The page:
Judicial Independence and the European Arrest Warrant. Systemic Challenges and Ways Forward
Dr Leandro Mancano, Senior Lecturer in EU Law, Edinburgh Law School
This blogpost is based on Leandro Mancano, ‘You’ll never work alone: A systemic assessment of the European Arrest Warrant and judicial independence’, in Common Market Law Review, Volume 58, Issue 3 (2021) pp. 683 – 718
The European Arrest Warrant Framework Decision (EAW FD) has changed the landscape of inter-state cooperation in criminal matters within the EU (for its ‘external’ impact, see the Court of Justice’s judgments in Petruhhin– see discussion here– and IN).
The EAW implements the principle of mutual recognition in criminal matters. An arrest warrant issued by Member State ‘A’ (issuing state) and addressed to Member State ‘B’ (executing state) against person ‘X’ should be recognised and executed by the latter – with subsequent surrender of ‘X’ from ‘B’ to ‘A’ - without further formalities unless grounds for refusal apply. Automaticity in judicial cooperation rests on the principle of mutual trust: in this context, the rebuttable presumption that member states, save in exceptional circumstances, comply with fundamental rights. Unlike extradition, the EAW – and mutual recognition in criminal matters more broadly - place cooperation entirely in the hands of the judiciary.
Against that background, judicial independence represents a pre-condition for the healthy functioning of the mechanism. In a system operating on the basis that trust and surrender are the rule, the identification of the exceptions and their modus operandi is key to its proper understanding. The relentless undermining of judicial independence in Poland, perpetrated by the national government, has led – directly or indirectly – to the creation of a body of law on judicial independence in the framework of the EAW which has broad systemic implications. This blogpost explores the role and meaning of judicial independence in the EAW.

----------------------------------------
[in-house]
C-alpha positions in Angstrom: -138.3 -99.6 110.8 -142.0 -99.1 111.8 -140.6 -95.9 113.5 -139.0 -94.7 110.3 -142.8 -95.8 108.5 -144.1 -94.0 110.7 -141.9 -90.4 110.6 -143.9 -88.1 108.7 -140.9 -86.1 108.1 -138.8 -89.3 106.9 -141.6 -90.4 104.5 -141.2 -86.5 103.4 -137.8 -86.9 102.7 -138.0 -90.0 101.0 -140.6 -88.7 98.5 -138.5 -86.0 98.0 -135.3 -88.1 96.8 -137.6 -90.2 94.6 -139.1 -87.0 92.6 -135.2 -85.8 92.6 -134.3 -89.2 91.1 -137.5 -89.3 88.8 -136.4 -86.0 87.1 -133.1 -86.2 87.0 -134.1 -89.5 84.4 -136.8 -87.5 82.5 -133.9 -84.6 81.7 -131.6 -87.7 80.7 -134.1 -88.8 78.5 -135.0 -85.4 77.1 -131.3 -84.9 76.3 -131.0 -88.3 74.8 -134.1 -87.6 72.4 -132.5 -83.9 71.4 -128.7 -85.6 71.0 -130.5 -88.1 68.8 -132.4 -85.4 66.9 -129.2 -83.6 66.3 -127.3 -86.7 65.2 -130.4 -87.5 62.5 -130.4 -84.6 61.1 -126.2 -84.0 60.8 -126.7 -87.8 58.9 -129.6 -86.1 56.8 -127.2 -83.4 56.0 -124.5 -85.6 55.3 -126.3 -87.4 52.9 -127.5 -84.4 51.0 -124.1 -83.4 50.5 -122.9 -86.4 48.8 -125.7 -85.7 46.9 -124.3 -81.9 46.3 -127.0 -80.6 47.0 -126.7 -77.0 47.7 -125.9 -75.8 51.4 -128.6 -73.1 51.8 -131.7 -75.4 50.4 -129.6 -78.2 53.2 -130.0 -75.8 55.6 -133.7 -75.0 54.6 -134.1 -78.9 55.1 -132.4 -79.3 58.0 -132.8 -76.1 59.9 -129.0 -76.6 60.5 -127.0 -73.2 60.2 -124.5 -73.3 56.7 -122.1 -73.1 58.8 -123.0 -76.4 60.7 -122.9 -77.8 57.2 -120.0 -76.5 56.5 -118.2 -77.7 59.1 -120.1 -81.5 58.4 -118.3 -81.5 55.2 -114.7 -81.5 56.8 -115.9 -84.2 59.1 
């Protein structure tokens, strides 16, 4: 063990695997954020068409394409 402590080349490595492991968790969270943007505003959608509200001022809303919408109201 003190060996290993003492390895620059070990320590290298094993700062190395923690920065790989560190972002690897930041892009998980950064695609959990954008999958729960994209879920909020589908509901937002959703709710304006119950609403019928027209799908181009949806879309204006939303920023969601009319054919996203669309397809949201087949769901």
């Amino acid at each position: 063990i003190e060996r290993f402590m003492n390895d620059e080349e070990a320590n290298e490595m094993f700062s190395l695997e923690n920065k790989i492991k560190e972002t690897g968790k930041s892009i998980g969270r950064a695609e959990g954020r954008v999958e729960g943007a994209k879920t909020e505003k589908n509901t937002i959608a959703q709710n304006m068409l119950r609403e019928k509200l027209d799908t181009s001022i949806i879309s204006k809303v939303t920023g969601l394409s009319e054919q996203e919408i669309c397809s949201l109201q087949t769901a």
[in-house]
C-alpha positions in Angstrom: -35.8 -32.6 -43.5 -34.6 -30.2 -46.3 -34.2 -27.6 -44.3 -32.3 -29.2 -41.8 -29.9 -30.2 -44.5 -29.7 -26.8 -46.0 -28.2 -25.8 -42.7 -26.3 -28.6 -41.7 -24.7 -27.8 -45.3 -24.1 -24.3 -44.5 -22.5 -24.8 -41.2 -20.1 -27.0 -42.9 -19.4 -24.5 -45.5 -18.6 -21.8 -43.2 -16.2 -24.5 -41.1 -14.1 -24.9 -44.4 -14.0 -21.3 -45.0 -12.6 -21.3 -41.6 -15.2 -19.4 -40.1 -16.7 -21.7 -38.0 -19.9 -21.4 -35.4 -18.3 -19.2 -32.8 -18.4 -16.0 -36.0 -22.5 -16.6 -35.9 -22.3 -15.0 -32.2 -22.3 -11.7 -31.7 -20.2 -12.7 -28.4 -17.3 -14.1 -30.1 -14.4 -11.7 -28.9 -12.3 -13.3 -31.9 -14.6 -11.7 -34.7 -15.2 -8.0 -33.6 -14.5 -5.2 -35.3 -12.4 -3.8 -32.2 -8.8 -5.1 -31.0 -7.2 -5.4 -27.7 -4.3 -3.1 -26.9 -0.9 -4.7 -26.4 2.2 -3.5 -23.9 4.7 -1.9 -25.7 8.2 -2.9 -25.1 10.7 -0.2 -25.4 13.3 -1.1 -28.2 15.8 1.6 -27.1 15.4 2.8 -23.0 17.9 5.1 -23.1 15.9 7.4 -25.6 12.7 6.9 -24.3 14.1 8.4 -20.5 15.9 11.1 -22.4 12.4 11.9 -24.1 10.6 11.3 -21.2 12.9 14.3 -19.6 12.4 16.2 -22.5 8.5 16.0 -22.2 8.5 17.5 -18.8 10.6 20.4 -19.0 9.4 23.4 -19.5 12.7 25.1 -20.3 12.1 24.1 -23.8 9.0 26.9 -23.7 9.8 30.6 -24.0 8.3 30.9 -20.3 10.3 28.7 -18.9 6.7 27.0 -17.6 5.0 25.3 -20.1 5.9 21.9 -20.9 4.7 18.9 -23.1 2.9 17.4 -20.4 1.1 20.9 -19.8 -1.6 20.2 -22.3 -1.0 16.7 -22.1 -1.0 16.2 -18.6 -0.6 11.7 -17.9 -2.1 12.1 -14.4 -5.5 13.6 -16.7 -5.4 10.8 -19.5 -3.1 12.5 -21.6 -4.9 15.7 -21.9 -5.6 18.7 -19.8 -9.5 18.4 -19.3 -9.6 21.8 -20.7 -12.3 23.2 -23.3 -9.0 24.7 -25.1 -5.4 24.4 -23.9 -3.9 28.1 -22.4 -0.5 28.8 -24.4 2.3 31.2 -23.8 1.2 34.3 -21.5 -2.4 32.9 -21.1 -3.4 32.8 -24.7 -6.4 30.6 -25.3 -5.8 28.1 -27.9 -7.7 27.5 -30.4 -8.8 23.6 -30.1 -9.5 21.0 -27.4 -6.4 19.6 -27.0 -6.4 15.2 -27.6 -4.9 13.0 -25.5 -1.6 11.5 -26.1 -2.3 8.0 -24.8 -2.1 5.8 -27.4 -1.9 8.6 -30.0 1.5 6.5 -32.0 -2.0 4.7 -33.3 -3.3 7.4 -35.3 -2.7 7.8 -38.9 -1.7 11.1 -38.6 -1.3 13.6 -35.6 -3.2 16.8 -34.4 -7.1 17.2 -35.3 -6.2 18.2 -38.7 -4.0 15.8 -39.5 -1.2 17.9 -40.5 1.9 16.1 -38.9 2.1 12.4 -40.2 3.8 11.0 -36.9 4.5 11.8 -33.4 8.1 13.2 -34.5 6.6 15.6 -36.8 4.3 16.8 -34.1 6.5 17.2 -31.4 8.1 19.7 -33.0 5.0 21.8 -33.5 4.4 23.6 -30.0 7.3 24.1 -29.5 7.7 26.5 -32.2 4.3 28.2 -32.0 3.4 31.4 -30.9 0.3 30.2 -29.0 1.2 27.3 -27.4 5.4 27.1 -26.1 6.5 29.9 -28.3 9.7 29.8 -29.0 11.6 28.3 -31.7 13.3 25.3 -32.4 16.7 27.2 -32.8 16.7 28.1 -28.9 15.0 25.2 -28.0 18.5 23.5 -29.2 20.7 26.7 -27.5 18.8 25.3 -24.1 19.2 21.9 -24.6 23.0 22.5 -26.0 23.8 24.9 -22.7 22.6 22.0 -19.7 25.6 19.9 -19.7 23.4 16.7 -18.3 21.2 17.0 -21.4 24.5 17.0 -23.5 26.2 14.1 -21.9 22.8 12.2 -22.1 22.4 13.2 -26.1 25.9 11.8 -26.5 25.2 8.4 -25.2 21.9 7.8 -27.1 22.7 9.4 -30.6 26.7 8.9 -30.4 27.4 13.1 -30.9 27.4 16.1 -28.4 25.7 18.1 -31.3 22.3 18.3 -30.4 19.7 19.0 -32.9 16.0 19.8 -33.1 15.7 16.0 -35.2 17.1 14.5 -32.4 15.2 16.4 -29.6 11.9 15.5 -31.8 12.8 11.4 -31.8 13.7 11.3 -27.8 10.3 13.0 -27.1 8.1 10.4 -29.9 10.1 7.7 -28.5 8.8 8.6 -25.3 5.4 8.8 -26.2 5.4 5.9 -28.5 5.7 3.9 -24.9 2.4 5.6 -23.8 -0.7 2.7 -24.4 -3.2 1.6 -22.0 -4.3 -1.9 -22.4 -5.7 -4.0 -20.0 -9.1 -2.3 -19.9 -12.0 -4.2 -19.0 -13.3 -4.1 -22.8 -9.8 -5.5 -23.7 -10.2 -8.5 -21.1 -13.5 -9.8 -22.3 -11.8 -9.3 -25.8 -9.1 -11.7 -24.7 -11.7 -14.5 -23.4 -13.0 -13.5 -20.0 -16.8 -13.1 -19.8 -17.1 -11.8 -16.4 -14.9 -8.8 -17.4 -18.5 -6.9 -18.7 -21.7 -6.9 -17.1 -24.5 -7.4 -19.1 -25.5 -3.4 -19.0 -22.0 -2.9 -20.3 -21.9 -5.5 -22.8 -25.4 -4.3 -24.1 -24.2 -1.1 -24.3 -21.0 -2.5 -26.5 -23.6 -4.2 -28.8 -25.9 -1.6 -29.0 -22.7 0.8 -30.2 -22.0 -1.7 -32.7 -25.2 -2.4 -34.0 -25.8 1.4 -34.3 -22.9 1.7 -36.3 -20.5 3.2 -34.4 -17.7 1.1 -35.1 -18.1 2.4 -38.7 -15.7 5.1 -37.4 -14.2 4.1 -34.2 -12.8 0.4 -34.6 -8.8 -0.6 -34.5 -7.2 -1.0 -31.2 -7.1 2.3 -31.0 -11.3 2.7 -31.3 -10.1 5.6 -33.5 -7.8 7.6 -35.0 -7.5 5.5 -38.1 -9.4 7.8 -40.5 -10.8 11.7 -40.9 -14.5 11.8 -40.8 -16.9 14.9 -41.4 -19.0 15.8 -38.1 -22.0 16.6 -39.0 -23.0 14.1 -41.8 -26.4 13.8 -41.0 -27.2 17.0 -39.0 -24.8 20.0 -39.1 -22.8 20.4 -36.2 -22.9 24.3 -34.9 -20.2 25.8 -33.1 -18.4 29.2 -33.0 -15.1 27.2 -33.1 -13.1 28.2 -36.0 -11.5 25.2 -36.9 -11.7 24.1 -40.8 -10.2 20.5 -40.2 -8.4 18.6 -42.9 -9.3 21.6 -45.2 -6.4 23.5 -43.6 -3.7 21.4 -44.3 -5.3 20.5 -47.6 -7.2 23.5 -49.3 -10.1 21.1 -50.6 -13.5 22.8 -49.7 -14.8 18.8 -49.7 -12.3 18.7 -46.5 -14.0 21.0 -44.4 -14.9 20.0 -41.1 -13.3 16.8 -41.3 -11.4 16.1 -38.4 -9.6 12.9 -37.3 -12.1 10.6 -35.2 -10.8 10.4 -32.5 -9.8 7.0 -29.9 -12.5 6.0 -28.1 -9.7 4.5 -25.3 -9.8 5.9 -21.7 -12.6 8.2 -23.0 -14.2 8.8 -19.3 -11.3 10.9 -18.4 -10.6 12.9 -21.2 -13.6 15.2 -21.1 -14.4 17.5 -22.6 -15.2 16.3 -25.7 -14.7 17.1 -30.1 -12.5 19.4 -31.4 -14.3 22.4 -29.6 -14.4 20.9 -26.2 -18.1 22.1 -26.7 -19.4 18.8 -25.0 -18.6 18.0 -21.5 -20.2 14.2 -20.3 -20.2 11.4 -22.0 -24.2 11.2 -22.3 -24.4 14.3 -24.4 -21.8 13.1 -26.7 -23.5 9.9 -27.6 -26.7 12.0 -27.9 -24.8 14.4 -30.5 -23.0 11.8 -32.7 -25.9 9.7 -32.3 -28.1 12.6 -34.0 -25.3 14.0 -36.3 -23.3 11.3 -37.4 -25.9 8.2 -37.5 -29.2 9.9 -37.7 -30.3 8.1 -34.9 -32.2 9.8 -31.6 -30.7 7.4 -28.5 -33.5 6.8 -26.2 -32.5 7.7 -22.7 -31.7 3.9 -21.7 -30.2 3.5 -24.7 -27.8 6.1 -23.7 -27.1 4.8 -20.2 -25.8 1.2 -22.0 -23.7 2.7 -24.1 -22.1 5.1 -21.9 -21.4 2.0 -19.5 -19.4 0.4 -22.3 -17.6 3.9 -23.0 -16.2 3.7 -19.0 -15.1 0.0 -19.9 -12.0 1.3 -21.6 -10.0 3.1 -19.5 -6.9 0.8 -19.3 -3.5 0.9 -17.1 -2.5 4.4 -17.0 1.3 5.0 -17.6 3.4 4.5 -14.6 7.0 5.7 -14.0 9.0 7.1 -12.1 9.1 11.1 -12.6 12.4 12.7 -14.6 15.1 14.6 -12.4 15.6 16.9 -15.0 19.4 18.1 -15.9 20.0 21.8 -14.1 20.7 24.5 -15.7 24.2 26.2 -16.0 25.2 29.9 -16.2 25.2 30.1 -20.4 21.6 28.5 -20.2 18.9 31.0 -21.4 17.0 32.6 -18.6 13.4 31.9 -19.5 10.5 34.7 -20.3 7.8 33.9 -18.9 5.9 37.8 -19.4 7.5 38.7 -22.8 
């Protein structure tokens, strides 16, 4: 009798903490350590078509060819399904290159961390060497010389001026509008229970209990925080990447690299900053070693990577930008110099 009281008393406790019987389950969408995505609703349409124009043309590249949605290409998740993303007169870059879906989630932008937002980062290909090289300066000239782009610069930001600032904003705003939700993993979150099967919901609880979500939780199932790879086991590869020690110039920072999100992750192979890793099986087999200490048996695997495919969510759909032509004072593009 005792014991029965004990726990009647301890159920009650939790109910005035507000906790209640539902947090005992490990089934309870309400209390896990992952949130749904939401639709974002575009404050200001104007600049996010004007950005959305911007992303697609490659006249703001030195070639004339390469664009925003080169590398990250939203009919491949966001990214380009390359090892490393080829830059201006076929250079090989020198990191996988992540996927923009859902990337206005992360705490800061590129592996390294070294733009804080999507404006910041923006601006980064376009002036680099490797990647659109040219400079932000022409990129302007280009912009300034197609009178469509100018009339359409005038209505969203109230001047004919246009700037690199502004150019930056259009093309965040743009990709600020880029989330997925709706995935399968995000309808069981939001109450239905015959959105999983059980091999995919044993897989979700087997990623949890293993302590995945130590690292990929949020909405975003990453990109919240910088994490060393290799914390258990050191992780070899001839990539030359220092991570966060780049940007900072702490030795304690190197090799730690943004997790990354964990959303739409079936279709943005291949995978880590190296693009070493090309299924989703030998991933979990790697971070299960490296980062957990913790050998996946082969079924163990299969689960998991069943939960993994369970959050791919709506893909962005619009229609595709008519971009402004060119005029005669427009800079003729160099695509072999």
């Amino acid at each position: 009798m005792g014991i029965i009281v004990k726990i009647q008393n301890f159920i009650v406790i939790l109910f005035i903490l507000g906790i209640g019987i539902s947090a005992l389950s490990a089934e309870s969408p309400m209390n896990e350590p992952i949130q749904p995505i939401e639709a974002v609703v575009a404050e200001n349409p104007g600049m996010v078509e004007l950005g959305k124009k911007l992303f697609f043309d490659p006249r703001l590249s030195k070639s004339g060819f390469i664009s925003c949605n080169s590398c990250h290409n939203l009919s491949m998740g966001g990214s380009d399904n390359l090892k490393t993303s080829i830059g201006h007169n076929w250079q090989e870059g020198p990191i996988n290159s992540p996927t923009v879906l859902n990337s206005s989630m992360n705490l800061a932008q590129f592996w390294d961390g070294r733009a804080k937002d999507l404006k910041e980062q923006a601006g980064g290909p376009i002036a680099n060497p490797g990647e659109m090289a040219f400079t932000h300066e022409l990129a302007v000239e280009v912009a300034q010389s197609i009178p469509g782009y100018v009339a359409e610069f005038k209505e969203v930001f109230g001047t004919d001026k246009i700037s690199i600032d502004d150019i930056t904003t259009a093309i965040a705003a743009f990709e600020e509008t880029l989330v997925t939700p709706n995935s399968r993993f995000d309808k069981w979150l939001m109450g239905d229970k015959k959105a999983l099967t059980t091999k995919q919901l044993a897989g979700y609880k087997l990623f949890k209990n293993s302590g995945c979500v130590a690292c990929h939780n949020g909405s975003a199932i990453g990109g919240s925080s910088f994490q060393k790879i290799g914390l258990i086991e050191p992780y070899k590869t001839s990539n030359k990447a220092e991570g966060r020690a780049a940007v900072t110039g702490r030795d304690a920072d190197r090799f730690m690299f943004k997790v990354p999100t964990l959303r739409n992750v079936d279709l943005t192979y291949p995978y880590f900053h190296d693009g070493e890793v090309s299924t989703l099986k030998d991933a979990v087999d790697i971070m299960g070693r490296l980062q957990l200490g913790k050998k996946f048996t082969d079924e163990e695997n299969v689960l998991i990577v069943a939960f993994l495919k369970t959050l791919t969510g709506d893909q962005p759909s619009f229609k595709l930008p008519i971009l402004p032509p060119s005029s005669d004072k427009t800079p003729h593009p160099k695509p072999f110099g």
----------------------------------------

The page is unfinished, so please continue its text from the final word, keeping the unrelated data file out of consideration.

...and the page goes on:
The Concept of Judicial Authority: Between Independence and Effective Protection
The multifaceted relevance of judicial independence in judicial cooperation begins – logically and chronologically – with issuance of the EAW. Firstly, there is the independent judicial supervision that must be guaranteed throughout the EAWs procedures – from issuing to execution - to ensure effective judicial protection. Secondly, there are the requirements that the issuing judicial authority must possess to issue a valid EAW.
Since an EAW must be based on a national arrest warrant (Article 8(1)(c) EAW FD), the effective judicial protection must be guaranteed during procedures related to both the (1) national, and (2) European, arrest warrants. The judicial authority competent to issue an EAW must review observance of the conditions necessary for the issuing of the warrant - including its proportionality. Such a level of protection must be ensured even where the EAW is based on a national decision delivered by a judge or a court. Where the EAW was issued by a judicial authority that is not itself a court or tribunal, that decision must be capable of being the subject to judicial review.
Public prosecutor can be considered judicial authorities – even though they are not courts or tribunals - as long as there are statutory rules and an institutional framework capable of guaranteeing their independence, and preventing their exposure to external directions. Even if the public prosecutor was exposed to the risk of instructions from the executive in the specific case at the basis of the EAW, the warrant could be validly issued in the presence of effective judicial supervision (see, by contrast, the approach taken in the case of the European Investigation Order). Such oversight, which could take the form of e.g. judicial review of the EAW decision, must be in place in the issuing State and activated before execution of the EAW.
The Exceptional Circumstances Doctrine: The Level of Probability Required by the Two-Step Test